As 2014 turned to 2015 I noticed a significant change in the marketing messages I was seeing. I also noticed a big shift in the status updates and posts I was seeing on Facebook, Twitter, Instagram and on blogs. It seemed that the message was no longer one of acceptance, but of change.
Every year the first weeks bombard us with “New Year, New You” ads. Get in shape. Lose weight. Eat better. Join a gym for just pennies a day. Buy this weight-loss program. It’s everywhere!
This year all of this “New You” stuff is bothering me. What happened to all the “you’re perfect just the way you are”, “find YOUR style”, “keep making healthy choices” messages from just a few weeks and months ago? Why all of a sudden am I not acceptable just the way I am?
Sure, I get that there is always an opportunity to make better choices in the foods we eat and buy. I’m always trying to find new ways to add movement and exercise into my day. And, to be honest, who among us wouldn’t like to shed a few pounds. But just as the ball drops to signal the beginning of a new year, all of a sudden this need to change is just too much. New Year New You
I don’t know where the love, kindness, and appreciation went. In an instant it was gone. No longer was I good enough or acceptable as I was. I need to change. I need to be fixed. Something’s wrong with me. And I don’t like that message. New Year New You
Maybe it’s because for the first time I saw these through the eyes of a mom with a soon-to-be teen daughter. One who will see these messages and wonder if maybe there’s something wrong with her. A vulnerable child who might think that losing weight, being skinny, or depriving herself is what life is supposed to be like for women. New Year New You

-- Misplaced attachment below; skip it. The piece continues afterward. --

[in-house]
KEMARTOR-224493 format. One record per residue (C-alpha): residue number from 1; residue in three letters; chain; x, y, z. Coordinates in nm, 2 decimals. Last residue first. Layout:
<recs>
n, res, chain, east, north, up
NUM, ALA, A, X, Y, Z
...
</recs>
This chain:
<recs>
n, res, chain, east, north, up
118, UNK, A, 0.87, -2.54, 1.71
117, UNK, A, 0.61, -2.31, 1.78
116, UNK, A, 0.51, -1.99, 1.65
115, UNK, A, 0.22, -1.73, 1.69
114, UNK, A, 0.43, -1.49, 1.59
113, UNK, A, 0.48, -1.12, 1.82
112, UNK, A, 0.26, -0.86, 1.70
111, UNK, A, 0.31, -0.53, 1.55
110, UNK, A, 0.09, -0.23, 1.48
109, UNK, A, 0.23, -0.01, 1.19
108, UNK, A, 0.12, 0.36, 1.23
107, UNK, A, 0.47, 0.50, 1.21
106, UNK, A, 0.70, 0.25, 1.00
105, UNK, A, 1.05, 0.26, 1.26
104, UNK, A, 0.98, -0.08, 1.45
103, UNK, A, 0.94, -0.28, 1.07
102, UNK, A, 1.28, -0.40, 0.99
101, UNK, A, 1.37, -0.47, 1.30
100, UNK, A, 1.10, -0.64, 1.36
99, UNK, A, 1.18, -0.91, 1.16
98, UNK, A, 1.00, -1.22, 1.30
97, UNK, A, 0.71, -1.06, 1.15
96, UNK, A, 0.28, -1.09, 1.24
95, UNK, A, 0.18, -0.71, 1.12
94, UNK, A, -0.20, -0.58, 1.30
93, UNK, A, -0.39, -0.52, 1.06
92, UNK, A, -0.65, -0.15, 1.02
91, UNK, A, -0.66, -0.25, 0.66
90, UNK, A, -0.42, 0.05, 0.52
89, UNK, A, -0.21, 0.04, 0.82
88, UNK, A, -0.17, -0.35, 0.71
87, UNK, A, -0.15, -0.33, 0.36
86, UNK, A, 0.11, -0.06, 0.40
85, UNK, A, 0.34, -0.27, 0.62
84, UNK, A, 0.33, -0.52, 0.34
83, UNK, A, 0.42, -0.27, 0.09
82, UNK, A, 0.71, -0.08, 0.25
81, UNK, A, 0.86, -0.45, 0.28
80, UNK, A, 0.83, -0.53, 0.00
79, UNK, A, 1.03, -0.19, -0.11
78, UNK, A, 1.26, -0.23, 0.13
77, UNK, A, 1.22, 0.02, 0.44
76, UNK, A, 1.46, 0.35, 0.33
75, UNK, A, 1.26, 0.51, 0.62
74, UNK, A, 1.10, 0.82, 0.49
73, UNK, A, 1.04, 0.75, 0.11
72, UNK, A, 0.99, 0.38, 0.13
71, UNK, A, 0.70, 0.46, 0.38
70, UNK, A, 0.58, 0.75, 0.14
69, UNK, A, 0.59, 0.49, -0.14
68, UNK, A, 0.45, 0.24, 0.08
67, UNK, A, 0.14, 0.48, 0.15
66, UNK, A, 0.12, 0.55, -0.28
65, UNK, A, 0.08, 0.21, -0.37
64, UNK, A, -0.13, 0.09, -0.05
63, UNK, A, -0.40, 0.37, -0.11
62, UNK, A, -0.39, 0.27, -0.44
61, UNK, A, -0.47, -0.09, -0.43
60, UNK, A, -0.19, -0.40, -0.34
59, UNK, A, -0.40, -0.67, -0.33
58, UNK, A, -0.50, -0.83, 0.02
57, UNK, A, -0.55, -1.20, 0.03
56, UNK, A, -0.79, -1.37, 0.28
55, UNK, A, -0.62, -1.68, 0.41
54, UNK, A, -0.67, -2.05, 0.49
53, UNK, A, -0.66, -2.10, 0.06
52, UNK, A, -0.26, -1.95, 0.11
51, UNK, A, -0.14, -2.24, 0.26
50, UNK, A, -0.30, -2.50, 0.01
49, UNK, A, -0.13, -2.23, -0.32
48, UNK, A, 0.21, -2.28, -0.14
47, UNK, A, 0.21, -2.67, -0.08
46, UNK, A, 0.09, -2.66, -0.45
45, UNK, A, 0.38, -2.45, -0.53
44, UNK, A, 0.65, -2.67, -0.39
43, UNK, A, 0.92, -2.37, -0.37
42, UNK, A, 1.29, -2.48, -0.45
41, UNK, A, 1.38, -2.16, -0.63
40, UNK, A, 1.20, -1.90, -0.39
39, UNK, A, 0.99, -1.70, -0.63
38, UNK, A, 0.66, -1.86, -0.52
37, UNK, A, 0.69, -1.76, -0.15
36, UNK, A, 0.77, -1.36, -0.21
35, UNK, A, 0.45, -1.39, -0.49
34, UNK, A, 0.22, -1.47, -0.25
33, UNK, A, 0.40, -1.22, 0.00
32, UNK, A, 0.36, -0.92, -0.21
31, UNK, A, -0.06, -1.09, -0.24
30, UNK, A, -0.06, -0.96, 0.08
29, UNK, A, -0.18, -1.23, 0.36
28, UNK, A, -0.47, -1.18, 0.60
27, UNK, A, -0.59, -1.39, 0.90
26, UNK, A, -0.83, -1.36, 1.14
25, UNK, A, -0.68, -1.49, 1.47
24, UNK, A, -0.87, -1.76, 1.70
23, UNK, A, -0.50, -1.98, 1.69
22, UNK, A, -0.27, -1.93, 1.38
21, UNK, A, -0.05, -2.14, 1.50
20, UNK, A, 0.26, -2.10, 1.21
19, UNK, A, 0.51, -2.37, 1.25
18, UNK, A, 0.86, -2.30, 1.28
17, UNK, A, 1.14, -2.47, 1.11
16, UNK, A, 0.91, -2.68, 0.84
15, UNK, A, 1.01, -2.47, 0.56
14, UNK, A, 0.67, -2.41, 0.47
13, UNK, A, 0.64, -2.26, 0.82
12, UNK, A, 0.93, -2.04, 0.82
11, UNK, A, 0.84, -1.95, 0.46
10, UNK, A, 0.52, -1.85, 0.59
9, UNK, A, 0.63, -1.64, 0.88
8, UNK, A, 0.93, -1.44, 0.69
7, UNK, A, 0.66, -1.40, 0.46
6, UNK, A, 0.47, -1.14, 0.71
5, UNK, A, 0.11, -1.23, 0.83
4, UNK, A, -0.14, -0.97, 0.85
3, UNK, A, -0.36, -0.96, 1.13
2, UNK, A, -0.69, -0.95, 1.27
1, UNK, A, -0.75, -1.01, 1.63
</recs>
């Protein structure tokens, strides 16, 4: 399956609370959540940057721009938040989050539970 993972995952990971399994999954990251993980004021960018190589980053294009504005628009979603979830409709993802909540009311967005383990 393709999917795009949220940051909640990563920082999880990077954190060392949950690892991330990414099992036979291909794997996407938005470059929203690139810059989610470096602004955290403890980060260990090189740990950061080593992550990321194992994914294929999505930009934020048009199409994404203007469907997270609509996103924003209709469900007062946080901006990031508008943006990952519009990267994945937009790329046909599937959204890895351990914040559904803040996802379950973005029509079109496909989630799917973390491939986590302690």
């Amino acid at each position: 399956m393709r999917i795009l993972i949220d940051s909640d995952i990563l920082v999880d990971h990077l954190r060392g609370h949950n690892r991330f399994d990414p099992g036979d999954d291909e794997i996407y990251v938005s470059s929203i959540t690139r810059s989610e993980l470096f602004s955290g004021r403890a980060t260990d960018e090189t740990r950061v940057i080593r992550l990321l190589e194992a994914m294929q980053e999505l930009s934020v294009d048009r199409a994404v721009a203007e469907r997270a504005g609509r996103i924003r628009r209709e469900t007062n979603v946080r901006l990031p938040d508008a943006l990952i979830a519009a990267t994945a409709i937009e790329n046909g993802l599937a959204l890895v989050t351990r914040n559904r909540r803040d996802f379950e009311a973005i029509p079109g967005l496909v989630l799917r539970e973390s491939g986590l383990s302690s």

Or, maybe it’s because at 45 I’m starting to understand the idea of self-acceptance. Especially in a world that is filled with only-the-best-life-has-to-offer status updates and photos. Which are interspersed with motivational quotes, pictures of cats, and lots of photos of food.
Whatever it is, I find this whole “New Year, New You” concept wrong. I get resolutions, but I see more people just choosing a word to focus how they’ll pilot the coming year. I see people ditching resolutions for more informed lifestyle changes. I’m not a resolutions kind of person. Instead, I work on my well-being every day and am constantly seeking ways to accept myself while also using resources to improve. I think the new year is always a great time to reflect on what worked and what didn’t. But that’s also how I feel about almost any random day. It can be the first of each month, or quarterly, or even daily.
I think a lot of people like me just the way I am. And, well, I like me. So why should I create a new me just because it’s a new year?
Image Courtesy of stockimages at FreeDigitalPhotos.net